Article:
Every summer, the “I survived 1970/80s childhood” posts make the social rounds. Those humblebrags/trauma processing posts are true, but here's what is forgotten: Our wild child selves learned some skills that can help our women’s stress relief today.
Forget Jart scars, baby oil tans and garden hose hydration. Here are a few things we can all bring back from our Wet Hot American Summers to find more joy and well-being in our Aperol Spritz eras.
1. Go outside for mental health and stress relief
Remember when time was measured in tan lines? May monotone to August high-contrast, our outdoor hours were often clocked in melanin. While sun damage is bad (note: call dermatologist for skin check), researchers now know that time outside reduces depression, anxiety and even PTSD. It also boosts mood, sleep and happiness.
Luckily, you don’t have to wander from 8 am to dinnertime. One study showed a 20-minute walk reduces cortisol levels by 10 percent.
2. Unstructured time for self-regulation
If most men lead lives of quiet desperation, women squeeze the same into relentless to-do lists. But as kids in the pre-scheduled era, organized summer sports weren’t often an option for girls. Many of us awoke with a note on the fridge and a day to fill.
We now know “doing nothing” and free time is key to problem solving and creativity. It’s also a powerful reset for the nervous system and self-regulation.
Hint: Wander, don’t distract. Walk away from your phone. For motivation, pretend your dad’s picking up an extension and barking that he needs the line.
3. Make loose bonds and random community for well-being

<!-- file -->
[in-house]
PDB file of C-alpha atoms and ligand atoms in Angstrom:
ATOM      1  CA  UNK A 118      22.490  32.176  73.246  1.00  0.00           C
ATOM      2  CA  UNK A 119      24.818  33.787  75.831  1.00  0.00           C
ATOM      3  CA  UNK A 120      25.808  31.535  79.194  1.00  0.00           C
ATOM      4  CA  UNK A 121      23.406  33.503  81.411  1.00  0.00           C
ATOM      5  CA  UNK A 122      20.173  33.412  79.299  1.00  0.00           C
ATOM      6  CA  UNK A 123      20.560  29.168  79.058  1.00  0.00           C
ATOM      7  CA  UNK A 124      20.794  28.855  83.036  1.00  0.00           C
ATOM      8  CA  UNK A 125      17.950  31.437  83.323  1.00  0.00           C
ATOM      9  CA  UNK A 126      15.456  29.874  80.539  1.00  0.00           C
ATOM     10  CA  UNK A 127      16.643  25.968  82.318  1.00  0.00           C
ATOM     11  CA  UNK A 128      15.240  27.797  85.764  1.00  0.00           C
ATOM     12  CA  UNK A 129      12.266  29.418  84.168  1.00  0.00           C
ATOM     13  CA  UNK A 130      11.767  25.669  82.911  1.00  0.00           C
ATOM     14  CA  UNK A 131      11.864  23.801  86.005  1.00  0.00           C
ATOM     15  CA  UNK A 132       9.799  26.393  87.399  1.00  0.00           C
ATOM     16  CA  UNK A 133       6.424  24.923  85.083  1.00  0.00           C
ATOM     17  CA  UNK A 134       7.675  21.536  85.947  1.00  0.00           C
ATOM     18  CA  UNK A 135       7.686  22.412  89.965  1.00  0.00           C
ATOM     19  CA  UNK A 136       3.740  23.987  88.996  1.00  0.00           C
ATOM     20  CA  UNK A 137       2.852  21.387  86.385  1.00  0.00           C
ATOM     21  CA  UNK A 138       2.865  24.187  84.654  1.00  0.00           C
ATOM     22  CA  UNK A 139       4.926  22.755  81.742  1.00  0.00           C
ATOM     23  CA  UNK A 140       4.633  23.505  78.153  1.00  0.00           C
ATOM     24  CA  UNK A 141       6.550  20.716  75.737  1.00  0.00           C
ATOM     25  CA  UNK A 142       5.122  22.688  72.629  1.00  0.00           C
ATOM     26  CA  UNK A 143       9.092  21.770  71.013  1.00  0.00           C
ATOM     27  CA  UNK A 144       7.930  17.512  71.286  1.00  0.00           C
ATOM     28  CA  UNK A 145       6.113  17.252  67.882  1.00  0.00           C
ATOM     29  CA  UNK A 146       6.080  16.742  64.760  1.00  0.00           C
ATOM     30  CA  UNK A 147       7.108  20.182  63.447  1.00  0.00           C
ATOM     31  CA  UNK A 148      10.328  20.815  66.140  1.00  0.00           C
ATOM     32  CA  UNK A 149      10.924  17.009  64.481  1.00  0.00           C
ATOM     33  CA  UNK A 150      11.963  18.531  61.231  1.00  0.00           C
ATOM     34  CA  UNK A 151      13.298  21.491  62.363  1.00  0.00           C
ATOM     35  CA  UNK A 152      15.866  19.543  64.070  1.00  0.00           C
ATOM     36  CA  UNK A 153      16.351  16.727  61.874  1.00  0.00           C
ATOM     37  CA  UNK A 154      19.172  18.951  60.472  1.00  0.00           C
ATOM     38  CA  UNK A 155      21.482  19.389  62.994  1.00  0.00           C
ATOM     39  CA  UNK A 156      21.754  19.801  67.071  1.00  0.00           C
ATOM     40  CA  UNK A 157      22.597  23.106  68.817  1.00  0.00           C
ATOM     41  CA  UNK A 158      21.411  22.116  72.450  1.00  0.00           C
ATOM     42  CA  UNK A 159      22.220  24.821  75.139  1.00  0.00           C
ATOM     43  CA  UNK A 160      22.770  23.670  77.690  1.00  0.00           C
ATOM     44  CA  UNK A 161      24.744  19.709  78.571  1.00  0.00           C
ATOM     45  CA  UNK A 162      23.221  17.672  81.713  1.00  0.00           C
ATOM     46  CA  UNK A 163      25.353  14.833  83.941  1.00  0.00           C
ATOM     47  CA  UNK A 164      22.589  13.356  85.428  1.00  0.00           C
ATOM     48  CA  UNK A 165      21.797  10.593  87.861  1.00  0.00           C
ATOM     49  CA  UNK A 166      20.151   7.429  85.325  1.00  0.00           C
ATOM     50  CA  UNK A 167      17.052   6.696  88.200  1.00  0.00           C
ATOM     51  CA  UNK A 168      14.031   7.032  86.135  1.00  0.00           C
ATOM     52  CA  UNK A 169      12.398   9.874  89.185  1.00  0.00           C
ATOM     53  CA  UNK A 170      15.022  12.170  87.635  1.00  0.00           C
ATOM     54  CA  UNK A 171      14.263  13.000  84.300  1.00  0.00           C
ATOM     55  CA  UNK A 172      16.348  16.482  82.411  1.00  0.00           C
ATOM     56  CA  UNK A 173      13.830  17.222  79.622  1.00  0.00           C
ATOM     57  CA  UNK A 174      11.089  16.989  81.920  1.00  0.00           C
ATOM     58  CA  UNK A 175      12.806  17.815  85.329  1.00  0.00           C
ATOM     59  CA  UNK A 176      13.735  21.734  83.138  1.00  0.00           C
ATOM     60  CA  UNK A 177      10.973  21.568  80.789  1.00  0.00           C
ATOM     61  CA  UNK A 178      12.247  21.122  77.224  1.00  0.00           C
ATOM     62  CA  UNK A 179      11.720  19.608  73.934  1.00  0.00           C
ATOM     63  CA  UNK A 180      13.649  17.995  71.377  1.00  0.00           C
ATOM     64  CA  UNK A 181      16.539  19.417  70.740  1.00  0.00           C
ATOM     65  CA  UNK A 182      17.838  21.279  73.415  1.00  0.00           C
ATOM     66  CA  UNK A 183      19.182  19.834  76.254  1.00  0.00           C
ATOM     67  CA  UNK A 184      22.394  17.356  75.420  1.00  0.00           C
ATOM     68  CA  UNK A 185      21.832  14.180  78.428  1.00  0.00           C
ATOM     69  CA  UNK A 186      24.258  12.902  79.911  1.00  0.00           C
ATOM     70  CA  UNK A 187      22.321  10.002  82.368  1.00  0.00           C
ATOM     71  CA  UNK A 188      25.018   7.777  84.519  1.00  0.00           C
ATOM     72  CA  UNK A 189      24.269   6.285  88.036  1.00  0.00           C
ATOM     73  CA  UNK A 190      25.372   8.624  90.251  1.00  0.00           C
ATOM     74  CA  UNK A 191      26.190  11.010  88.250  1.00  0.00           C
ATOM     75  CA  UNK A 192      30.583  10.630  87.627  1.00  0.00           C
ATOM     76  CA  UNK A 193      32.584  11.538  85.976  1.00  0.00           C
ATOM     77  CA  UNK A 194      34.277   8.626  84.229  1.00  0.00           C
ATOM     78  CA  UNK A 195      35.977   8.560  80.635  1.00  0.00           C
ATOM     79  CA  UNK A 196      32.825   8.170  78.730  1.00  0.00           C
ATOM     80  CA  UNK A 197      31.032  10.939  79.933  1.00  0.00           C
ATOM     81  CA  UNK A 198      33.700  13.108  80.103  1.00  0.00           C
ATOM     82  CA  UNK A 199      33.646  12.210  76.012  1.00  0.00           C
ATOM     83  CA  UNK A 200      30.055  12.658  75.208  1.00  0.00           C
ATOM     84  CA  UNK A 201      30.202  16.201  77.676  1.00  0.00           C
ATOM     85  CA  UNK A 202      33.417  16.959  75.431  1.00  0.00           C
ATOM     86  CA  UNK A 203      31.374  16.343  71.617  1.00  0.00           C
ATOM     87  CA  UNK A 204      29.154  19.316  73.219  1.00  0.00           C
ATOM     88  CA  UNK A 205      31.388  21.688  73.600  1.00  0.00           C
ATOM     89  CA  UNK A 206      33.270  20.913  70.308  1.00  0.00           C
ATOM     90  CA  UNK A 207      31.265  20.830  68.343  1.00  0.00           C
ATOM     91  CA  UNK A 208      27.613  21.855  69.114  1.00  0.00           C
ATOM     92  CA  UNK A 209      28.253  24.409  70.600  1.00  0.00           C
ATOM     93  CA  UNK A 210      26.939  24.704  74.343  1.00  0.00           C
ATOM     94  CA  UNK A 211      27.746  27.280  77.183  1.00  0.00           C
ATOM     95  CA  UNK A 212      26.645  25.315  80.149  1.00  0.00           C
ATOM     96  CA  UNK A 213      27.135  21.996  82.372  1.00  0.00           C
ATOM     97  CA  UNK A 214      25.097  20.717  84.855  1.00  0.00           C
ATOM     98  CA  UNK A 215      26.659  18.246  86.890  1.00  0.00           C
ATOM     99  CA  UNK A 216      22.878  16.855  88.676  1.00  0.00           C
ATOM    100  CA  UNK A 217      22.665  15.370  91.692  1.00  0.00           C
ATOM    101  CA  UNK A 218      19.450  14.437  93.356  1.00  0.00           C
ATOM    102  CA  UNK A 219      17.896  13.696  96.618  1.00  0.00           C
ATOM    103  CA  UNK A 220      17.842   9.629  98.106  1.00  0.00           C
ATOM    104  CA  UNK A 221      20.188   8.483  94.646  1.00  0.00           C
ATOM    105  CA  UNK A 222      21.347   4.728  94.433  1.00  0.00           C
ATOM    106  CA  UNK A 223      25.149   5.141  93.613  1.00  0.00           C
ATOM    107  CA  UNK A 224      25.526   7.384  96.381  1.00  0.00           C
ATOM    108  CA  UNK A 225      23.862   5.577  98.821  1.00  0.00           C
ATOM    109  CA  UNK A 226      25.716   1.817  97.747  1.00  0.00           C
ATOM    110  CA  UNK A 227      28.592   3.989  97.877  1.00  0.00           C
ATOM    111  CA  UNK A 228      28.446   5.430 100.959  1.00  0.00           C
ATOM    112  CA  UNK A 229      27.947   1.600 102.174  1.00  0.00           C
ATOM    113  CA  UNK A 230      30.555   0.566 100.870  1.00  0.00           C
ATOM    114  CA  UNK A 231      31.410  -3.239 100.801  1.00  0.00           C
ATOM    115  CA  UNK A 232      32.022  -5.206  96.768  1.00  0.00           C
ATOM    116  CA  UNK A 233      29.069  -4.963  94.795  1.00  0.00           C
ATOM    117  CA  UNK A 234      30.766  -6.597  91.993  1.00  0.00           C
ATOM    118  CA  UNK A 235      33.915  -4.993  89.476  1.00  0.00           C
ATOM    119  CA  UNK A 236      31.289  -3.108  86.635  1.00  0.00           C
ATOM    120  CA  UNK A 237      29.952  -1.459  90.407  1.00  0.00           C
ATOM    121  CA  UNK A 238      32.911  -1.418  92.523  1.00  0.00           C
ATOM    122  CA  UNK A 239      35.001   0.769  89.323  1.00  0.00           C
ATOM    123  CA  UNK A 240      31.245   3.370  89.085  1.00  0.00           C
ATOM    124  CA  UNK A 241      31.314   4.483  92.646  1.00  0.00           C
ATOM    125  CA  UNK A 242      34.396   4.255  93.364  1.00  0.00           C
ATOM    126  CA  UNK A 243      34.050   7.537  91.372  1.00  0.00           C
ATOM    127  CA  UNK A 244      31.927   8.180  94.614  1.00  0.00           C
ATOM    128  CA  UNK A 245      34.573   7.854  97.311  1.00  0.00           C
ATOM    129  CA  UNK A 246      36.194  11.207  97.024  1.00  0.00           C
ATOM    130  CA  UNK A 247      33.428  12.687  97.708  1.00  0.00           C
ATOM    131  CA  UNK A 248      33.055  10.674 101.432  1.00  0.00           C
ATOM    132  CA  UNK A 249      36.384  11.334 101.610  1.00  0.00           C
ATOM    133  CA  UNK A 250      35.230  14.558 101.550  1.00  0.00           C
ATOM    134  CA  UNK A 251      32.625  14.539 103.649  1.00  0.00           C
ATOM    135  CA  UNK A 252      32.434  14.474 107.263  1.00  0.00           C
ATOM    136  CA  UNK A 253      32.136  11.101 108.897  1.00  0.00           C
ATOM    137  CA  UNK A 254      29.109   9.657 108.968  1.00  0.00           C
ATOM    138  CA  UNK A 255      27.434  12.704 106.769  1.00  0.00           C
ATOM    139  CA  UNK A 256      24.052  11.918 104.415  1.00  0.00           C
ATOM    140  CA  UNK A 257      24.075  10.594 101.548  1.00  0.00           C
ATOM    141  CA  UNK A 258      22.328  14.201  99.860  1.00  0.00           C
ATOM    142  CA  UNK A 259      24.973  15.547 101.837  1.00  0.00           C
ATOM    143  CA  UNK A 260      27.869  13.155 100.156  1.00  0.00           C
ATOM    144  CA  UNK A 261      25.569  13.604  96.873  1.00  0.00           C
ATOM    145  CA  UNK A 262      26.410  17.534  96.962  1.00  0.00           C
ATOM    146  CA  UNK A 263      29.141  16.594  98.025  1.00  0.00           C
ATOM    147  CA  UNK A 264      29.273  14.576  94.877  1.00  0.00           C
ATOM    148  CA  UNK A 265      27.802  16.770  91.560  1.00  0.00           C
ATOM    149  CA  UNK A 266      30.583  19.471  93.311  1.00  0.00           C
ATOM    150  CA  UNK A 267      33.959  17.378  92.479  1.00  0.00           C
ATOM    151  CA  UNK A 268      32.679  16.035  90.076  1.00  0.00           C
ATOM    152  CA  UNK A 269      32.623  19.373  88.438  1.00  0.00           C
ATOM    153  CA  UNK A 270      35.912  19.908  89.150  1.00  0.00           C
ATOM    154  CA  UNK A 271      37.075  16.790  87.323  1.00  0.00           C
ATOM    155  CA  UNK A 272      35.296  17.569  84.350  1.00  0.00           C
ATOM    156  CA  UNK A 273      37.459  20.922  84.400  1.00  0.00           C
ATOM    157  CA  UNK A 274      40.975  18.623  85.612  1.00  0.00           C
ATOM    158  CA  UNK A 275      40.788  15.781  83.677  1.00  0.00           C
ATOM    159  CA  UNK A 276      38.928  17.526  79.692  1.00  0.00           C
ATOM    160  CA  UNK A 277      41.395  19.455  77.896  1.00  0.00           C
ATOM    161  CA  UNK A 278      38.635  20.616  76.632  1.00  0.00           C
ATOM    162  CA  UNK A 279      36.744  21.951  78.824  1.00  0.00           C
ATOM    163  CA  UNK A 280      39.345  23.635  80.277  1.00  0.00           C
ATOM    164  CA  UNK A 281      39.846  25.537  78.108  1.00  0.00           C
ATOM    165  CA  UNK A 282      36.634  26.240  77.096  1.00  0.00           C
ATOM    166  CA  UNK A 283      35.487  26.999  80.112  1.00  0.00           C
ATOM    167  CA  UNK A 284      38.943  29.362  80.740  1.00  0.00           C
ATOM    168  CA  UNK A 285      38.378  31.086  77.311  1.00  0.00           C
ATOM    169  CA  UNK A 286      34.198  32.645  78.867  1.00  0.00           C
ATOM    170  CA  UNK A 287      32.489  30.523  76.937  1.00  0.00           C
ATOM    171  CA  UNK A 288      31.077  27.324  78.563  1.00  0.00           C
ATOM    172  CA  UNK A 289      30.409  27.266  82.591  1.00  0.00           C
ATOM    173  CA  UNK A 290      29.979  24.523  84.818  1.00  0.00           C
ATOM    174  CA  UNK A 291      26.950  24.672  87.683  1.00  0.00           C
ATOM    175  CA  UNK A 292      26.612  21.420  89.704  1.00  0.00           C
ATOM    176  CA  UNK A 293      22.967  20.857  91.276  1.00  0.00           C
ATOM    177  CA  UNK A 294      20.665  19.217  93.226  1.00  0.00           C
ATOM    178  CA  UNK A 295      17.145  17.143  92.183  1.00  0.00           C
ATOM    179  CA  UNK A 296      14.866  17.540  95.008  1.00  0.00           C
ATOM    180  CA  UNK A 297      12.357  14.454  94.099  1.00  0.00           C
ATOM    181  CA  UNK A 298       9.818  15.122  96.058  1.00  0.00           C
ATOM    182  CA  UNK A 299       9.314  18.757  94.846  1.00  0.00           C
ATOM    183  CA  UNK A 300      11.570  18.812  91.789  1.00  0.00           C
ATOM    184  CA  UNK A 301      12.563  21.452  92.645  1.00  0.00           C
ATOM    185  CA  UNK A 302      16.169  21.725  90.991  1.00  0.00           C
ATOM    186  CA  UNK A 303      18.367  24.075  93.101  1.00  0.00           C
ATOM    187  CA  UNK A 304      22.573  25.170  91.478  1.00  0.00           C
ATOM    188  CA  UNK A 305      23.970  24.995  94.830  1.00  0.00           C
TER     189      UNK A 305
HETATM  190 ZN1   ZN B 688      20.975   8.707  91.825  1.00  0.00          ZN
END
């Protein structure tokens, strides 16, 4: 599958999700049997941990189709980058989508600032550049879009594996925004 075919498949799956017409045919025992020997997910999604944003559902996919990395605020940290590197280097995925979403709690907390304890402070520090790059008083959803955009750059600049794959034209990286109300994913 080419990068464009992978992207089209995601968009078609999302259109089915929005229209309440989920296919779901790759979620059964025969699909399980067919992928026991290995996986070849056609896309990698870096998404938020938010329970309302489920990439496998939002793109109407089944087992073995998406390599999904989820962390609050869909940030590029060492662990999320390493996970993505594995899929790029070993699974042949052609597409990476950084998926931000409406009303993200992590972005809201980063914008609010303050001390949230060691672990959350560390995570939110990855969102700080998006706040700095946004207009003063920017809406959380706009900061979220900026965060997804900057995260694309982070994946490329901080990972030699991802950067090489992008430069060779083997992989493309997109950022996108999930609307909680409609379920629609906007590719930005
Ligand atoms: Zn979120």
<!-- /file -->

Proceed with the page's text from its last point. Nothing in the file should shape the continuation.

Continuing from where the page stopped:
Remember hanging with neighbor kids? All we really had in common was an alley and a street. But during grade school summers, basic proximity meant impromptu games, corner store candy runs or bike races. It also meant learning to connect and get along with people.
As America becomes more isolated and divided, social scientists remind us that loose connections like these are good for us. They boost overall happiness, ward off depression and anxiety, improve public safety and boost volunteerism and political action (the productive sort, not social media rants). As analog natives, we have the social skills to make nice.
4. Deal with it vs soul-crushing perfectionism
No ride to the pool? No good TV? Mom won’t let you in til 4? We learned resilience and flexibility from having to deal with it, wing it or extricate yourself from a situation or two (haven’t we all blocked out an experimental microwave cooking disaster?
Yet as adults, we often want control. Perfectionism is a long con, linked to anxiety and often conditioned into women. With the TMI of modern life, we also increasingly “optimize” by overthinking, over-evaluating and not simply acting. This too, is also linked to anxiety, higher stress and cortisol levels and reduced contentment. We think we’re trying to live our best life but we’re actually thinking about it more than living it.
5. Go dark for better sleep
The “It’s 10 pm, do you know where your children are?” PSA is evidence that yes, Grandma and Grandpa often had to be reminded they had kids.
But hey, firefly hunting and night tag were fun. And our circadian rhythms love living by natural ligth. And taking time away from blue light and artificial glare is profoundly good—yet rare—for our bodies.
Screens especially disrupt our circadian rhythms and destabilize our sleep, concentration and stress resilience.
Try walking the dog after dark, shutting off screens around 9 pm or making a ritual of watching summer sunsets.
The joys of a free-range summer are many. Give yourself at least 1 free-er day per weekend and see if your joy factor doesn’t return. Just please wear SPF higher than 2 this time around.
Final pro tip: Many women feel more at ease, less mood and with a more positive energy and sleep pattern after just 2 weeks of taking Wile Perimenopause Support. Because feeling less than calm and easy is an early and frequent perimenopausal symptom! See if it helps you bring those summer summer summertime vibes back. Even in December.
This article is intended for informational purposes and is not intended to replace a one-on-one medical consultation with a professional. Wile, Inc researches and shares information and advice from our own research and advisors. We encourage every woman to research, ask questions and speak to a trusted health care professional to make her own best decisions.